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Hacking the monolithic entity system

By Paul Firth | Published Apr 10 2014 03:11 PM in Game Programming
Peer Reviewed by (jjd, dejaime, slicer4ever)


Hi and welcome back! This time I’m going to talk about a trick I used on the old PS2 game ’24 The Game’ to save over 30% of a frame by hacking the game’s monolithic entity system.

The monolithic entity system


You’ve probably all seen this design before:

  1. Entity manager, stores a list of all entities
  2. Each entity implements an Update() function
  3. Every frame, the manager loops through all entities and calls Update() on each one

The primary problem with this design is it’s polling nature; each entity is polled to do work, even when that entity may not have any work to do. This doesn’t start out being a problem at the beginning of the development of a game when there are only a handful of entities, but it sure is when the game is full of 1000s of them!

In ’24 The Game’, entities were any object which you could interact with, which included: doors, characters, cars, guns, pick-ups, boxes and any other physics objects. They soon started stacking up in numbers, especially when you consider the game’s draw distance.


Attached Image: 24_Snipe_4_3.jpg


Event driven


In an ideal world, the system wouldn’t have been designed like this in the first place. Something event driven would have been more appropriate for the majority of entities – so entities just sleep until they are acted upon by an incoming event, such as being shot, or collided with. While asleep an entity would have done no work and therefore taken no CPU time.

However, this was not to be since the game was in beta and rewriting the entire entity system seemed like a bad idea(!)

Hacking the monolithic entity system


So a more achievable method was needed, one which could be plugged right into the existing system without breaking everything.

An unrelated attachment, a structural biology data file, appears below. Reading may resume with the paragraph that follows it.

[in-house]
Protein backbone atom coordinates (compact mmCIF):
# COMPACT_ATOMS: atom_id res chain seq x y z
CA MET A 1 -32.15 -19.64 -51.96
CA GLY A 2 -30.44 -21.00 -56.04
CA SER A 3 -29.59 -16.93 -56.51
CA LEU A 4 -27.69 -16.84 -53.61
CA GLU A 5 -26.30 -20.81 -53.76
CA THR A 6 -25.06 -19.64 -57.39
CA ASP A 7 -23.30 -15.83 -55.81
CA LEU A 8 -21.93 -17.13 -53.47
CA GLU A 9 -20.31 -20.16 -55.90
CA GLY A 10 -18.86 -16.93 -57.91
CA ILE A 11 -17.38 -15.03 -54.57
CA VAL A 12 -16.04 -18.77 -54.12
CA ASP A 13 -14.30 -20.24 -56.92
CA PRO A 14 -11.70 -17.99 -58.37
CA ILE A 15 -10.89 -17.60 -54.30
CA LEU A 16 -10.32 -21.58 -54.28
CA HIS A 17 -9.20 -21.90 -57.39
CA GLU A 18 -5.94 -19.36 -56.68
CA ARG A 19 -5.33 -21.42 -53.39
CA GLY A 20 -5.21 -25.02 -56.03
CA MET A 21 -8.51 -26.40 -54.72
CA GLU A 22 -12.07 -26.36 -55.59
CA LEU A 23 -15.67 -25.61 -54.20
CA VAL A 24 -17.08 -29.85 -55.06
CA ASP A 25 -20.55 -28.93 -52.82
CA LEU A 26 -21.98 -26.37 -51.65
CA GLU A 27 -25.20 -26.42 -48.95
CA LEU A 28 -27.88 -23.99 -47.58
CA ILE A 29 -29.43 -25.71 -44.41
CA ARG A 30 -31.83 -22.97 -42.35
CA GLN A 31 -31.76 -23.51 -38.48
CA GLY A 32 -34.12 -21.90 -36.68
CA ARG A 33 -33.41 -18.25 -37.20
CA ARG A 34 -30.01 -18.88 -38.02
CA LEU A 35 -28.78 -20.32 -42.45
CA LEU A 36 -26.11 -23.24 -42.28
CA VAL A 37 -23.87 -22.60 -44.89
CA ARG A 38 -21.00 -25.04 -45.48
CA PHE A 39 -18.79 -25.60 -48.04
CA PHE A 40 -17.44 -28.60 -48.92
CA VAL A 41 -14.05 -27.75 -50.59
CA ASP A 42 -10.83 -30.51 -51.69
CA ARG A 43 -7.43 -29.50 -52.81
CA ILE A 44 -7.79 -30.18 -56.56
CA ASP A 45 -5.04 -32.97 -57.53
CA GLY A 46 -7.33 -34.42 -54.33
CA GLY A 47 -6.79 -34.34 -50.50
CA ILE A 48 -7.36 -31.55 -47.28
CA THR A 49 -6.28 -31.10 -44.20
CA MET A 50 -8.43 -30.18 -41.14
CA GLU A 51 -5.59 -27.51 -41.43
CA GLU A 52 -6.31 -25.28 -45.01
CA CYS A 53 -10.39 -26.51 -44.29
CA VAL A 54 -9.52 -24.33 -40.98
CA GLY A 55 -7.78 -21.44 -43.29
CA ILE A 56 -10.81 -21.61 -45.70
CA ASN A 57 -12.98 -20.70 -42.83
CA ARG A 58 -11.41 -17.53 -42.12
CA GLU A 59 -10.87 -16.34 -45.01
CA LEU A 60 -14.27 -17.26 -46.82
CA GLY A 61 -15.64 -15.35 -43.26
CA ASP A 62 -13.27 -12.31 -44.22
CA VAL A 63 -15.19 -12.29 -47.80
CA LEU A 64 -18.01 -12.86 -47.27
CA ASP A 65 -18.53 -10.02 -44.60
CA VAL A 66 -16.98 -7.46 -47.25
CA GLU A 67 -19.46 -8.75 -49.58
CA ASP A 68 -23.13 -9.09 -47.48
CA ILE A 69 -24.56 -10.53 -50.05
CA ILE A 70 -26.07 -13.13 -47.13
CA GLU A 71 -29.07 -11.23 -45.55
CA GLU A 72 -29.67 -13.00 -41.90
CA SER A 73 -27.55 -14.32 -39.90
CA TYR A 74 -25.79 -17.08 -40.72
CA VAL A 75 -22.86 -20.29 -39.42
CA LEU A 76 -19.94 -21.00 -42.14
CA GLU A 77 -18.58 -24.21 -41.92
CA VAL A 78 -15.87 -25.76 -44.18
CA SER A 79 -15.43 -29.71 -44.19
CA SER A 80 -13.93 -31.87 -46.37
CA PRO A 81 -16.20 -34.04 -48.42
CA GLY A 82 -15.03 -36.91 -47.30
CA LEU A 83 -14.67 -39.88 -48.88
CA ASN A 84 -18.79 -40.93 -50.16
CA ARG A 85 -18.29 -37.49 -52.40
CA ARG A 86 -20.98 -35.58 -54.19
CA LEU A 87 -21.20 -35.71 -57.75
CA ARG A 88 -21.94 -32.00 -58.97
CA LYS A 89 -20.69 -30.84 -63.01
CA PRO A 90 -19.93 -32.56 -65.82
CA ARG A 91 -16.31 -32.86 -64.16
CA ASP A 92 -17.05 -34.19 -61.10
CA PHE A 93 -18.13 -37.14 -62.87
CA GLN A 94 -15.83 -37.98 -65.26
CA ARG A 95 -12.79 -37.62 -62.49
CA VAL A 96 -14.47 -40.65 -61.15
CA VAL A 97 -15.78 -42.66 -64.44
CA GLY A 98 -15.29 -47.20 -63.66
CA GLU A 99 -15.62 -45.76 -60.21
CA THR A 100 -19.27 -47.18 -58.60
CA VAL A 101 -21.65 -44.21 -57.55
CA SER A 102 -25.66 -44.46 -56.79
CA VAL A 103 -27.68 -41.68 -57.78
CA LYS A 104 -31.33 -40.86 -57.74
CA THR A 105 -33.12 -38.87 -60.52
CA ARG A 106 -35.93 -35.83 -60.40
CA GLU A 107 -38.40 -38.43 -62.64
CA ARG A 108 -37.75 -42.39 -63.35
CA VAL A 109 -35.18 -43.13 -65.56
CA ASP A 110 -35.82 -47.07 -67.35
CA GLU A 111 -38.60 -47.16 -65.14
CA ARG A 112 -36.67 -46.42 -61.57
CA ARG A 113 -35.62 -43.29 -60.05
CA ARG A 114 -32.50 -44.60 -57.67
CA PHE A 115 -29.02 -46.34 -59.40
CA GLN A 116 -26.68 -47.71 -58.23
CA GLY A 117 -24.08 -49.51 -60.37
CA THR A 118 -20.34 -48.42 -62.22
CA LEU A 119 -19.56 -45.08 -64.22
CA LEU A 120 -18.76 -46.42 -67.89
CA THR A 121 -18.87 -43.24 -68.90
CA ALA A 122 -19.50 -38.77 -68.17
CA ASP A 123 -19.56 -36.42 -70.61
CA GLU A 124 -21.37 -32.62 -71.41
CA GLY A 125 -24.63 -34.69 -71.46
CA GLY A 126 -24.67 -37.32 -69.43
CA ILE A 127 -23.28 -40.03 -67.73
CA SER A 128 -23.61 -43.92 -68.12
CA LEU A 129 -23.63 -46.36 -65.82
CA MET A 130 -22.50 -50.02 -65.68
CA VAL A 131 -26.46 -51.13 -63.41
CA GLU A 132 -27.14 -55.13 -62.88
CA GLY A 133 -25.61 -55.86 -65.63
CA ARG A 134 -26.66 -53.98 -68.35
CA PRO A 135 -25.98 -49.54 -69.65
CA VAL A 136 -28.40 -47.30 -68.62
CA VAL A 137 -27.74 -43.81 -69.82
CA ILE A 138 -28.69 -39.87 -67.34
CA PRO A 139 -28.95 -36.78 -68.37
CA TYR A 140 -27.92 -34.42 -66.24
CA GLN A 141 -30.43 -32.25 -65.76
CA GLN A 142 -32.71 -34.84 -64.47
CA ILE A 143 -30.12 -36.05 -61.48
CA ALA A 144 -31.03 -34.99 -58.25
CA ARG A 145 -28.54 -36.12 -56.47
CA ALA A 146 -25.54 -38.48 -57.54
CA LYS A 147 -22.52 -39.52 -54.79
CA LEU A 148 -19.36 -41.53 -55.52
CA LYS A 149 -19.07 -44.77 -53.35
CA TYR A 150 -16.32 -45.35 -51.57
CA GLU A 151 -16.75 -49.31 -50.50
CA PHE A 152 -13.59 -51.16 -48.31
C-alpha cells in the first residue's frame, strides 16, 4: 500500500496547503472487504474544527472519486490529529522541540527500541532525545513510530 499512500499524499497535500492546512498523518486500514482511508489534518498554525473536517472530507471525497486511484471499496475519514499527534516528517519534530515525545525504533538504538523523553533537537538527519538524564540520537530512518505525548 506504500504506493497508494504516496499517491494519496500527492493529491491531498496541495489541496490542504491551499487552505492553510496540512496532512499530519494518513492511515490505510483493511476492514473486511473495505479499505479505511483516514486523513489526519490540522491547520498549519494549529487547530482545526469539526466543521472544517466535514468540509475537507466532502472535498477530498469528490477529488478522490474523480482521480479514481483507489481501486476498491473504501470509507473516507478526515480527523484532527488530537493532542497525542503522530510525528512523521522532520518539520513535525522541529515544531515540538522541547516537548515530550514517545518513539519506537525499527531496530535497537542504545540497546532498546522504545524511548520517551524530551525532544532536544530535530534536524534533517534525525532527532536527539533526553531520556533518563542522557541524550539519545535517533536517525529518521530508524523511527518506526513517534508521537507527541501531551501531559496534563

The solution was discovered after making a key observation about the nature of the variable time-step we were already using in game.

In a game where the time-step varies from frame to frame (like nearly every game in the world), entities must adjust their behaviour to cope with a differing frame rate – for example, animations move forward a differing number of frames, characters move across the ground differing amounts per frame and so on.

This being the case, calling Update() on ‘unimportant’ entities every 2nd or 4th frame wouldn’t break anything and would save a bunch of CPU time.

Unimportant entities


So, what is an unimportant entity? From the point of view of this system, an unimportant entity is one which is not currently interacting with the player, or is very small on screen, or completely off-screen.

Mitigating edge cases


Unimportant entities could temporarily have their importance increased after receiving an event, such as being shot, or collided with. This mitigated the problem of ‘dumb entities’ which would take a long time to react to events in this new system.

Screen-space size should be used rather than just plain distance when calculating importance, otherwise zooming in on a far away moving character would reveal jerky animation, as the animation controller only got updated every other frame.

Importance overrides will always be needed in some cases, like if you have a bunch of AI companion team-mates who are following behind the player.